JEFFERSON CITY, Mo. – A new ruling from the Missouri Court of Appeals could put the issue of regulating electric vehicle charging stations back in the hands of the Missouri Public Service Commission.
The ruling stems from the rate case for Kansas City Power and Light (KCPL), with the company appealing to the courts after the PSC back in May of 2017 ruled that the commission lacked the statutory authority to regulate the EV charging stations because they are not used for the purpose of supplying electricity for light, heat, or power. KCPL had been seeking recovery of costs related to the company’s Clean Charge network, which is comprised of EV charging stations in the Kansas City area, owned and operated by KCPL.
“The Commission finds that EV charging stations are not ‘electric plant’ as defined in the statute because they are not used for furnishing electricity for light, heat, or power,” the Commission stated in their ruling. “EV charging stations are facilities that use specialized equipment, such as a specific cord and vehicle connector, to provide the service of charging a battery in an electric vehicle. The battery is the sole source of power to make the vehicle’s wheels turn, the heater and air conditioner operate, and the headlights shine a light. The charging service is the product being sold, not the electricity used to power the charging system.”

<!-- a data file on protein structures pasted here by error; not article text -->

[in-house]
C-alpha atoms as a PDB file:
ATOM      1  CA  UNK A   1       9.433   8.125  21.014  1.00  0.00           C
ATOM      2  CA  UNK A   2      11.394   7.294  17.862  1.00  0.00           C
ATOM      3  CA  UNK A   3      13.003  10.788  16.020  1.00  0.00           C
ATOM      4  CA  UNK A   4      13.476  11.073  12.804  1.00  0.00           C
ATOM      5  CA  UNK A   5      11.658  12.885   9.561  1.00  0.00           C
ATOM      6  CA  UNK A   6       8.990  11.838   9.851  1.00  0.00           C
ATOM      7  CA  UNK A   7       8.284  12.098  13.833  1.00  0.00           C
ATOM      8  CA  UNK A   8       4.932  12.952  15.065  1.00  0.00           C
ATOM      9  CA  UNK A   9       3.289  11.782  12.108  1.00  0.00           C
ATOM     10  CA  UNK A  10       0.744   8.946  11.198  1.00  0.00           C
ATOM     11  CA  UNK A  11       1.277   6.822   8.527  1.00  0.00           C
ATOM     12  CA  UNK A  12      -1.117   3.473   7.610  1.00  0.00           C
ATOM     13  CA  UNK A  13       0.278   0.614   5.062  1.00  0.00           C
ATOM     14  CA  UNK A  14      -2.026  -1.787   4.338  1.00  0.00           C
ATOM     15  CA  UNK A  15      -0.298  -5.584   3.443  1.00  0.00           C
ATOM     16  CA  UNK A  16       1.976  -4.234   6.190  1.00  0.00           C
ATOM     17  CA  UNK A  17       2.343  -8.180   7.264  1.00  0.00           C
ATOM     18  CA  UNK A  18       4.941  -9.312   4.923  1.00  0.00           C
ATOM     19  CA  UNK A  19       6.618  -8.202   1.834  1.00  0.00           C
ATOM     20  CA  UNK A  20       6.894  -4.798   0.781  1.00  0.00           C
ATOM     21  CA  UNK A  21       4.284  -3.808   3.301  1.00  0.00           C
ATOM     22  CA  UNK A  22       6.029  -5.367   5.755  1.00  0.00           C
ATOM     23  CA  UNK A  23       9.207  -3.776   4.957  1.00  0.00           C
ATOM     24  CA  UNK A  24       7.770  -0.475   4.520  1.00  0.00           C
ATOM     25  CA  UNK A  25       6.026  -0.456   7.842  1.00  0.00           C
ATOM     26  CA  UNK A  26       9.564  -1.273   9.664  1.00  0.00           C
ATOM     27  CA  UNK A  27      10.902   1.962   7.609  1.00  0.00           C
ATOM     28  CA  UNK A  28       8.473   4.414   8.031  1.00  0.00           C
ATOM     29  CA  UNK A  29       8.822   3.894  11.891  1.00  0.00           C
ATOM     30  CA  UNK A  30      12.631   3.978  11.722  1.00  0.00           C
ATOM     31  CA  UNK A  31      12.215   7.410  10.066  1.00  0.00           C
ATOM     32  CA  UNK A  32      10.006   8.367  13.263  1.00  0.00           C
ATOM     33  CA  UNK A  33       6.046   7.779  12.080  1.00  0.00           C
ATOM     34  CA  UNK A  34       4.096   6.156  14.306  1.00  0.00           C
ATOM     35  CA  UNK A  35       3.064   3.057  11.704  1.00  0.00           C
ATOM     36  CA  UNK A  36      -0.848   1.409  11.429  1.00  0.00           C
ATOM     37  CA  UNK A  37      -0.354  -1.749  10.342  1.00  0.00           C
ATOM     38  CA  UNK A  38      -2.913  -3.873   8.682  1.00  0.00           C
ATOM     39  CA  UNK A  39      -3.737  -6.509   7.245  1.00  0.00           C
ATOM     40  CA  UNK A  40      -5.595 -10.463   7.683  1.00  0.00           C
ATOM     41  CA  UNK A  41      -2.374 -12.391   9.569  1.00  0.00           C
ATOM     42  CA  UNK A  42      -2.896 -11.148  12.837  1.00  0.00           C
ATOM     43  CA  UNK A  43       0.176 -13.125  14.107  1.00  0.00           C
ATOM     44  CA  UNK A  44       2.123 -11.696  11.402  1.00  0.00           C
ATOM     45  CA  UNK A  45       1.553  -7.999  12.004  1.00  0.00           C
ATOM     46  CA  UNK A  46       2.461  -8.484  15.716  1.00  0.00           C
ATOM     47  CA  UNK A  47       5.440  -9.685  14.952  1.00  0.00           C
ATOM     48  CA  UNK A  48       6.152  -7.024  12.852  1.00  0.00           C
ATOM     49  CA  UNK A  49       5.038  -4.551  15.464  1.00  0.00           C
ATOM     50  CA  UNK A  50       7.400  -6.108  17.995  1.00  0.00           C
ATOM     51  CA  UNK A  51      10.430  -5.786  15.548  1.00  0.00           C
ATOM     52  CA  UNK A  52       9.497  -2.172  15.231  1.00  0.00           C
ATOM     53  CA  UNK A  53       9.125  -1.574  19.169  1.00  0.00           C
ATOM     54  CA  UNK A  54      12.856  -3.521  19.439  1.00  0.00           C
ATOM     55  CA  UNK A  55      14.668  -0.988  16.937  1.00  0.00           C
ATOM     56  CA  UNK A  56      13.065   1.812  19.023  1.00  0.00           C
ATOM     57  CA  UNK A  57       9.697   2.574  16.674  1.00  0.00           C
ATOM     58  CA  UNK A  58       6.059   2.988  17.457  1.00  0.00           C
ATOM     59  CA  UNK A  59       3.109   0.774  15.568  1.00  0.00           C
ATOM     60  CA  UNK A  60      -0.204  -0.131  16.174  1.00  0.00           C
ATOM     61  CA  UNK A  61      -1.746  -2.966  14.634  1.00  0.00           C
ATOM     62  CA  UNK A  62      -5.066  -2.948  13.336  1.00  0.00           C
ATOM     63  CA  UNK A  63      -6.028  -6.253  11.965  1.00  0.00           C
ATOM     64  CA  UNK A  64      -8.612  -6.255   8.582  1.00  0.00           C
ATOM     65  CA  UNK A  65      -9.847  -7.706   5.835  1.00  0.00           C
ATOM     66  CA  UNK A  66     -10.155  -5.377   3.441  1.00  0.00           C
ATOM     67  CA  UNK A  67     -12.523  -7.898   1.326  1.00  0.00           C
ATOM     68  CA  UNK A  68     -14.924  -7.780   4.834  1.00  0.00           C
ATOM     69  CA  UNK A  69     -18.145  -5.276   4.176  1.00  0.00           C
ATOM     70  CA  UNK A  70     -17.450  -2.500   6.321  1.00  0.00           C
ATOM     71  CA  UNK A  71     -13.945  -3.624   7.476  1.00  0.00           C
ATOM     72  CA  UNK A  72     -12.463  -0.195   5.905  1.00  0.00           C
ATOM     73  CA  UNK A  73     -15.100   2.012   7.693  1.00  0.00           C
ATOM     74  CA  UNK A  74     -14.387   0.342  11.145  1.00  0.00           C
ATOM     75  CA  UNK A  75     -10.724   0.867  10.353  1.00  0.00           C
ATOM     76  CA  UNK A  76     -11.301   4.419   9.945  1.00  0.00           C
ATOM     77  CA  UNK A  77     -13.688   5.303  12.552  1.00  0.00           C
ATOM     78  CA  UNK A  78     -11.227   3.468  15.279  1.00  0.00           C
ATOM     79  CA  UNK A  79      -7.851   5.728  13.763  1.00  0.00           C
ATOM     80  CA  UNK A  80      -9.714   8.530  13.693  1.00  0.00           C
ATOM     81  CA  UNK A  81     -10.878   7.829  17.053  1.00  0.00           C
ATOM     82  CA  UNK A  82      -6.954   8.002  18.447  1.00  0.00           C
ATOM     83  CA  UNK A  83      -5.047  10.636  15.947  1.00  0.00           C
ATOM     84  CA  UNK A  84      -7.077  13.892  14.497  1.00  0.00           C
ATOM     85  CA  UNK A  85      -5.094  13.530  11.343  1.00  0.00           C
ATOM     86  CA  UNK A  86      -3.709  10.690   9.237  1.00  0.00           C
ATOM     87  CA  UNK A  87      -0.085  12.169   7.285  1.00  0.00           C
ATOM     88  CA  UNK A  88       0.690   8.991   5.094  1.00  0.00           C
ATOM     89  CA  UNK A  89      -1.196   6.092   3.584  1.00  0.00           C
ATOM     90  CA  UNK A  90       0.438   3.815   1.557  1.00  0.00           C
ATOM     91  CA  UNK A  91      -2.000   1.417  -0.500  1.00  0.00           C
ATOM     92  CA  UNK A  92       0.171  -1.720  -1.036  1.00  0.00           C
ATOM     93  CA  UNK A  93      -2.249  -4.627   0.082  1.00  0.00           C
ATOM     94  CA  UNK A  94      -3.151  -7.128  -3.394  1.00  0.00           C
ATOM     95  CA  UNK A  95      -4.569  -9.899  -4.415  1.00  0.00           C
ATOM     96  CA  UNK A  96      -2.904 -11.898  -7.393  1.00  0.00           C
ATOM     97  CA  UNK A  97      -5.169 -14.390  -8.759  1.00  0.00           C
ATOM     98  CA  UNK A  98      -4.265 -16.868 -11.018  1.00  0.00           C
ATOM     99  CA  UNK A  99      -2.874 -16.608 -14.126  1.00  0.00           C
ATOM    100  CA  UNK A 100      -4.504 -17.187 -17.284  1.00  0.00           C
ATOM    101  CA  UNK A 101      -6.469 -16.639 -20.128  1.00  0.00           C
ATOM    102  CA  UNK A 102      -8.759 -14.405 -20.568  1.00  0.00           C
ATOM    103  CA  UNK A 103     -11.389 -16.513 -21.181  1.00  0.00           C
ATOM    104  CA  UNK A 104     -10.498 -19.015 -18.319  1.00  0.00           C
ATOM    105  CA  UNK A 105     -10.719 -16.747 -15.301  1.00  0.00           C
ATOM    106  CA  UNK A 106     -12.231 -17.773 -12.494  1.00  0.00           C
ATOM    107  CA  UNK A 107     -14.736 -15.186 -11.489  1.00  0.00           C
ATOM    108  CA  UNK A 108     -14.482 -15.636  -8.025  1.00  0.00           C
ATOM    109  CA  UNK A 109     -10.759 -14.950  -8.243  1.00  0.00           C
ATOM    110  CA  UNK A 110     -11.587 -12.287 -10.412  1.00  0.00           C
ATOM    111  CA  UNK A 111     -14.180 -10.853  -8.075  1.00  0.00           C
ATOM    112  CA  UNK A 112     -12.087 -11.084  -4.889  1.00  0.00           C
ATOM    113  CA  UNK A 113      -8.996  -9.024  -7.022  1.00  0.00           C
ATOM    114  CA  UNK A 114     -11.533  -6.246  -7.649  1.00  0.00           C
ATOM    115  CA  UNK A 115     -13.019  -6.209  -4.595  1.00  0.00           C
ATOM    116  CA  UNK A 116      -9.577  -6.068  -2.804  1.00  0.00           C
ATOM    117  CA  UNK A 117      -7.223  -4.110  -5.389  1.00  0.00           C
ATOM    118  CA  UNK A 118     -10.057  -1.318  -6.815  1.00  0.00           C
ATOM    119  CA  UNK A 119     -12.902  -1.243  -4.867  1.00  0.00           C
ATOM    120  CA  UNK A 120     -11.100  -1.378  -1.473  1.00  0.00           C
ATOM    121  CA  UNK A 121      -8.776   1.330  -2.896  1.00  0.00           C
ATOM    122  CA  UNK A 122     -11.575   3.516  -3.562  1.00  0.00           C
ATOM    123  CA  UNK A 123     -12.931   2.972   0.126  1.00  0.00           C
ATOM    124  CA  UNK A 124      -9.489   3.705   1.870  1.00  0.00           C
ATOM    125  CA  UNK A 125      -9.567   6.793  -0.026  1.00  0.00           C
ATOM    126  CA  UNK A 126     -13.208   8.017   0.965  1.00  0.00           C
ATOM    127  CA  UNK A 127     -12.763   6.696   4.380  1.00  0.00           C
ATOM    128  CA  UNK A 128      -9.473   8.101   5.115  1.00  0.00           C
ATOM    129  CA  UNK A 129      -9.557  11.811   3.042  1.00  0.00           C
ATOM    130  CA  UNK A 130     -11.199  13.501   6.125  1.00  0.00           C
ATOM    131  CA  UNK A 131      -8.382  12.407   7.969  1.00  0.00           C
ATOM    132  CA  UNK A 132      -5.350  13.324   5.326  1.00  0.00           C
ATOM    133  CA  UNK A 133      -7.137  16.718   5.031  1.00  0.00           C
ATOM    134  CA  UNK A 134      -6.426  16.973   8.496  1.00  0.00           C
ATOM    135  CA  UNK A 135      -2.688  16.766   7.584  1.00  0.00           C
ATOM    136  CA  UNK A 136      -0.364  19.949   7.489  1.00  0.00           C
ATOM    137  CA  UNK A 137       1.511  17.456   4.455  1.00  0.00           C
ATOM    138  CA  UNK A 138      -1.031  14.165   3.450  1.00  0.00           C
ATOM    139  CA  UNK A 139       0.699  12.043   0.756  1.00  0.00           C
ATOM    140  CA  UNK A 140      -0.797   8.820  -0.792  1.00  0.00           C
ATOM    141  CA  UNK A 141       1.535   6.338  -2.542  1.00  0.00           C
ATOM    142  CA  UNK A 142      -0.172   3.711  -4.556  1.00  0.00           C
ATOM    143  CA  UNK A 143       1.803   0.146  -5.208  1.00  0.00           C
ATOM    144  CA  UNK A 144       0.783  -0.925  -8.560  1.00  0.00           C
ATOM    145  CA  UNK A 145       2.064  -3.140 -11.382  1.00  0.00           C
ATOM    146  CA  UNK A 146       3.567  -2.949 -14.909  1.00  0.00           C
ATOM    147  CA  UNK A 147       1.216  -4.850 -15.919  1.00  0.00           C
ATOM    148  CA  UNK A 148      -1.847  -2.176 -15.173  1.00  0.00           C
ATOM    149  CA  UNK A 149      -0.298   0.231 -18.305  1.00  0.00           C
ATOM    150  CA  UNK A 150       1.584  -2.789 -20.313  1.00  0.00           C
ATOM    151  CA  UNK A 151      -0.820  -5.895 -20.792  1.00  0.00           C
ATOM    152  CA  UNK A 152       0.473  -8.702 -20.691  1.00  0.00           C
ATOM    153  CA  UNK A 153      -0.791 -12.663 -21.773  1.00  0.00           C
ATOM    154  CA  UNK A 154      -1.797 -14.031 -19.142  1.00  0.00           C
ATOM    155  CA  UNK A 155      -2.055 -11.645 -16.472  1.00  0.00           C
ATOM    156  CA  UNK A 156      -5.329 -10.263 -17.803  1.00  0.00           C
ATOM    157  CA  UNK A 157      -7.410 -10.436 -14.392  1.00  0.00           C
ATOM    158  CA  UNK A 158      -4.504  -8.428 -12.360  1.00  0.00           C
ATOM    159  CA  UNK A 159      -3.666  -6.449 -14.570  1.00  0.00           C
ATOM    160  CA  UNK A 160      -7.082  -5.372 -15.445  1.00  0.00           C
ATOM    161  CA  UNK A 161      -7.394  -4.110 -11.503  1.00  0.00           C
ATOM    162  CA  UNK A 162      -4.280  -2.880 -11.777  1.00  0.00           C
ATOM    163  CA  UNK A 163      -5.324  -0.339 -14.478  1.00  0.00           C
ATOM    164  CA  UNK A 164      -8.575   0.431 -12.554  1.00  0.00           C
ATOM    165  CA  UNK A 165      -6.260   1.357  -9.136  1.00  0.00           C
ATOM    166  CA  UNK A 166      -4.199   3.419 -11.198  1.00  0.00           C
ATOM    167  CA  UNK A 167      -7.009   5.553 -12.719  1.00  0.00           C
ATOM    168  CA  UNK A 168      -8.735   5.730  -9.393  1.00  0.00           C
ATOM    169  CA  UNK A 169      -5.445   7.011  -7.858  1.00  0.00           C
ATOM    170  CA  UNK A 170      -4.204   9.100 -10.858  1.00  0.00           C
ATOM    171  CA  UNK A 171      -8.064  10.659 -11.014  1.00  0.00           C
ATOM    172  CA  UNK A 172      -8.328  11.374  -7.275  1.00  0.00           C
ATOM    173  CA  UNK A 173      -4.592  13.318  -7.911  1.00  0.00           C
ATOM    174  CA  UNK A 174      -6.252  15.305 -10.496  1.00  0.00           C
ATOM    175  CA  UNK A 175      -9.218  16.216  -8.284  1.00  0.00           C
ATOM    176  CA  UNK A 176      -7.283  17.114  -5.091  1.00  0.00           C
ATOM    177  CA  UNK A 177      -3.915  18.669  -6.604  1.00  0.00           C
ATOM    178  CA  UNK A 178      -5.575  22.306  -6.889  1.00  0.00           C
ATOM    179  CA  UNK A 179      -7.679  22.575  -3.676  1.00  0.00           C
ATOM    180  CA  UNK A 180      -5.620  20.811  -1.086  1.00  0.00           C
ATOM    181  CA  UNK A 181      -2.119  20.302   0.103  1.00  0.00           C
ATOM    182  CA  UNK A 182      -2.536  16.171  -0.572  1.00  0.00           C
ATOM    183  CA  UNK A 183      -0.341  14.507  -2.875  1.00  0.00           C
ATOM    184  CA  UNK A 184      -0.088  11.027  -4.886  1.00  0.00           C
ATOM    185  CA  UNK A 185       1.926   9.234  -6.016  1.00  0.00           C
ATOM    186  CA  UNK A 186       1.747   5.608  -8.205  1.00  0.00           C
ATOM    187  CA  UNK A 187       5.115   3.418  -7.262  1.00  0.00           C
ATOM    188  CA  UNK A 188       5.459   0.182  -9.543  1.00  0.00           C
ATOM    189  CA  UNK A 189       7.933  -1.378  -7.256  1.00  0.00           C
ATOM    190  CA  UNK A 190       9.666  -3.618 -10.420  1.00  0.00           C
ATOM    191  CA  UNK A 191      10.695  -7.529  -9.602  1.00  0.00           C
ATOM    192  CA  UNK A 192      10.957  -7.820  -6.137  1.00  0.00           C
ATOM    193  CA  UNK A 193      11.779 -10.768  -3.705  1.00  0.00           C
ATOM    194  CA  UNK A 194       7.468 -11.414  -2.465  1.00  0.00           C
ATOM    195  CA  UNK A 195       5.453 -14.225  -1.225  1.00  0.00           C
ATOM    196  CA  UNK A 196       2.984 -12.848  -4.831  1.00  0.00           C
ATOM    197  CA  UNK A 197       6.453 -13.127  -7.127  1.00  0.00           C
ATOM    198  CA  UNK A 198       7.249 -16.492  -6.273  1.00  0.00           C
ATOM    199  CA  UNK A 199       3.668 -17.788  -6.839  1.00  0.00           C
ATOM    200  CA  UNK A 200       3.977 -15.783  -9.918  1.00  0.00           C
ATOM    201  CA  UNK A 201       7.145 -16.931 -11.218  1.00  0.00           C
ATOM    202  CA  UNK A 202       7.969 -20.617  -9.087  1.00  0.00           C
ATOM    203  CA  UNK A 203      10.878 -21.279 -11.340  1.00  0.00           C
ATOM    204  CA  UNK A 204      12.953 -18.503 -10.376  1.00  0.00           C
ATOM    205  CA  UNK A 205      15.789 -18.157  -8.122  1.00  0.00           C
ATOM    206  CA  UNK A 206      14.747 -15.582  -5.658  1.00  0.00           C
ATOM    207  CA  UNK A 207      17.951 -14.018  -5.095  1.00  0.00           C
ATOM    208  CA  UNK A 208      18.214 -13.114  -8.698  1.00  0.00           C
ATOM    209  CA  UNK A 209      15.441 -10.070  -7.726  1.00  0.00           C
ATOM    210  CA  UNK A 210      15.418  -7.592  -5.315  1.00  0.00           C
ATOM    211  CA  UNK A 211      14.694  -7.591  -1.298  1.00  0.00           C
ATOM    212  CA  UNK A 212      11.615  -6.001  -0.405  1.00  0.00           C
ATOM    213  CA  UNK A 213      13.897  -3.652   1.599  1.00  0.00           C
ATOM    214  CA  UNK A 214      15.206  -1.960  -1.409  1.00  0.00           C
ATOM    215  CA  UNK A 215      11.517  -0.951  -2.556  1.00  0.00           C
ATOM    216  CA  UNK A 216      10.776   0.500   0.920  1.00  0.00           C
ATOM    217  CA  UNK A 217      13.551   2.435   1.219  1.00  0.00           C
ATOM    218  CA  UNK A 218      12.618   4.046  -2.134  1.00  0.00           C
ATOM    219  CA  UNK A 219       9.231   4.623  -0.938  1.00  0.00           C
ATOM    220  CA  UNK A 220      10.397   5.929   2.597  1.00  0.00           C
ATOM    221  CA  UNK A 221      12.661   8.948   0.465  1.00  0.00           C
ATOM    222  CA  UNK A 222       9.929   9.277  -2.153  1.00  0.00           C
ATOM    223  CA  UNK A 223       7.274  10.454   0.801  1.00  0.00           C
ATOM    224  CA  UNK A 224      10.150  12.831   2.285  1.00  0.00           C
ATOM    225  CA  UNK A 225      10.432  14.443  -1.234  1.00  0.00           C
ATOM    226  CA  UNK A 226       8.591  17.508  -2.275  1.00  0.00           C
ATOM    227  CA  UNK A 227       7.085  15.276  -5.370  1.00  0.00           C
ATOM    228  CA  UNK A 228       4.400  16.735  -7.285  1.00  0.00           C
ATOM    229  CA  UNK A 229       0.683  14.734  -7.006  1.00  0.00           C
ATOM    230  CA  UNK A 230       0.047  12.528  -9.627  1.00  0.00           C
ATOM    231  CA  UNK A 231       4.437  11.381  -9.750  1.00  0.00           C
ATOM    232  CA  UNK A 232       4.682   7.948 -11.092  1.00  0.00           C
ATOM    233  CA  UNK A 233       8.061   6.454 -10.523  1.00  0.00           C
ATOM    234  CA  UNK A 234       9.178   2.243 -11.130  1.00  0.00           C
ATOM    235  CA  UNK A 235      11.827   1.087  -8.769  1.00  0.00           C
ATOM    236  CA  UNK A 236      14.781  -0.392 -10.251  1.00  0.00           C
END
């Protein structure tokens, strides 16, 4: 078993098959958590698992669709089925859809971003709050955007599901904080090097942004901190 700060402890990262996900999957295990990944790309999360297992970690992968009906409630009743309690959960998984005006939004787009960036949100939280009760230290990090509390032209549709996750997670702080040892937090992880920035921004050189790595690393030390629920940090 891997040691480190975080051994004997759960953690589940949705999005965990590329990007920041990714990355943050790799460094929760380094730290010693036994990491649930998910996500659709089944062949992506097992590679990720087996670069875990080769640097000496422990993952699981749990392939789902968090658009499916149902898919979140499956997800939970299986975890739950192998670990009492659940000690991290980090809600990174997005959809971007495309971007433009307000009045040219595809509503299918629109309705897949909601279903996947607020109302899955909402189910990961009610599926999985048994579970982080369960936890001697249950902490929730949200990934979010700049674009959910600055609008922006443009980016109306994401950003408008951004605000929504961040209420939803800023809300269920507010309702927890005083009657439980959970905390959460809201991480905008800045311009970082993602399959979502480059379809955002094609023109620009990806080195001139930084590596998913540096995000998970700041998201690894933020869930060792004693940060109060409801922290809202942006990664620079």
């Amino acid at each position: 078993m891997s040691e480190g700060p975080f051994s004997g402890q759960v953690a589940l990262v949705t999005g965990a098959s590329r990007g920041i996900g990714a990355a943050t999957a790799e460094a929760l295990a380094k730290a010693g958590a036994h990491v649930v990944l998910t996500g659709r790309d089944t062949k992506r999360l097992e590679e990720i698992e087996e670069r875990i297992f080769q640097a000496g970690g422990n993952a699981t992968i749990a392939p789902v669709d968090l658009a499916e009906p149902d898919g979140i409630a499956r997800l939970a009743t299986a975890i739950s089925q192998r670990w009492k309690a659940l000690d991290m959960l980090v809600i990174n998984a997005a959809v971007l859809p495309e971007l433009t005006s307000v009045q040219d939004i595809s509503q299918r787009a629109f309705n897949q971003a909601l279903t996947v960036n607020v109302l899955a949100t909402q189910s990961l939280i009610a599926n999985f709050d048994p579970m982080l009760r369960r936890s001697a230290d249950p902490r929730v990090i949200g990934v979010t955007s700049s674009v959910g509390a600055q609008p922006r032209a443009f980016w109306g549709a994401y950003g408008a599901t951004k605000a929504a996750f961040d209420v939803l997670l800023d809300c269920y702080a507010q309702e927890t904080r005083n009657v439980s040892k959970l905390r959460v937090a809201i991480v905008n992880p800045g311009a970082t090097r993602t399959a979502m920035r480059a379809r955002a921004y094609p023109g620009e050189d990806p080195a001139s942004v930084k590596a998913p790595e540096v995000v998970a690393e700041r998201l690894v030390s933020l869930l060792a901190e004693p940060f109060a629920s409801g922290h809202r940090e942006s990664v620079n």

The commission did, however, ask KCPL to collect data regarding the appropriate electric rate to charge owners of EV charging stations and provide that information during its next general rate case.
In a ruling issued by the Court of Appeals on Wednesday, dealing with two issues raised by KCPL, the court rejected KCPL’s challenge of the PSC’s decision to not allow the company to adjust the electrical consumption during the test year used in the rate case, but sided with the company on the issue of EV charging stations, saying the commission had erred in its evaluation, and reversed that portion of the report and order, remanding it back to the PSC.
Part of the court’s reasoning for this was explained in the ruling, saying that the stations operate similarly to self-service gasoline stations. It’s the fuel that powers the vehicle, the court contends, and the station is the sale of electricity to the vehicle owner to use and said that while electricity is used to charge a battery, rather than immediately operate a machine, it does not convert the transaction into a service.
You can read the full decision below:
Benjamin Peters was a reporter for The Missouri Times and Missouri Times Magazine and also produced the #MoLeg Podcast. He joined The Missouri Times in 2016 after working as a sports editor and TV news producer in mid-Missouri. Benjamin is a graduate of Missouri State University in Springfield.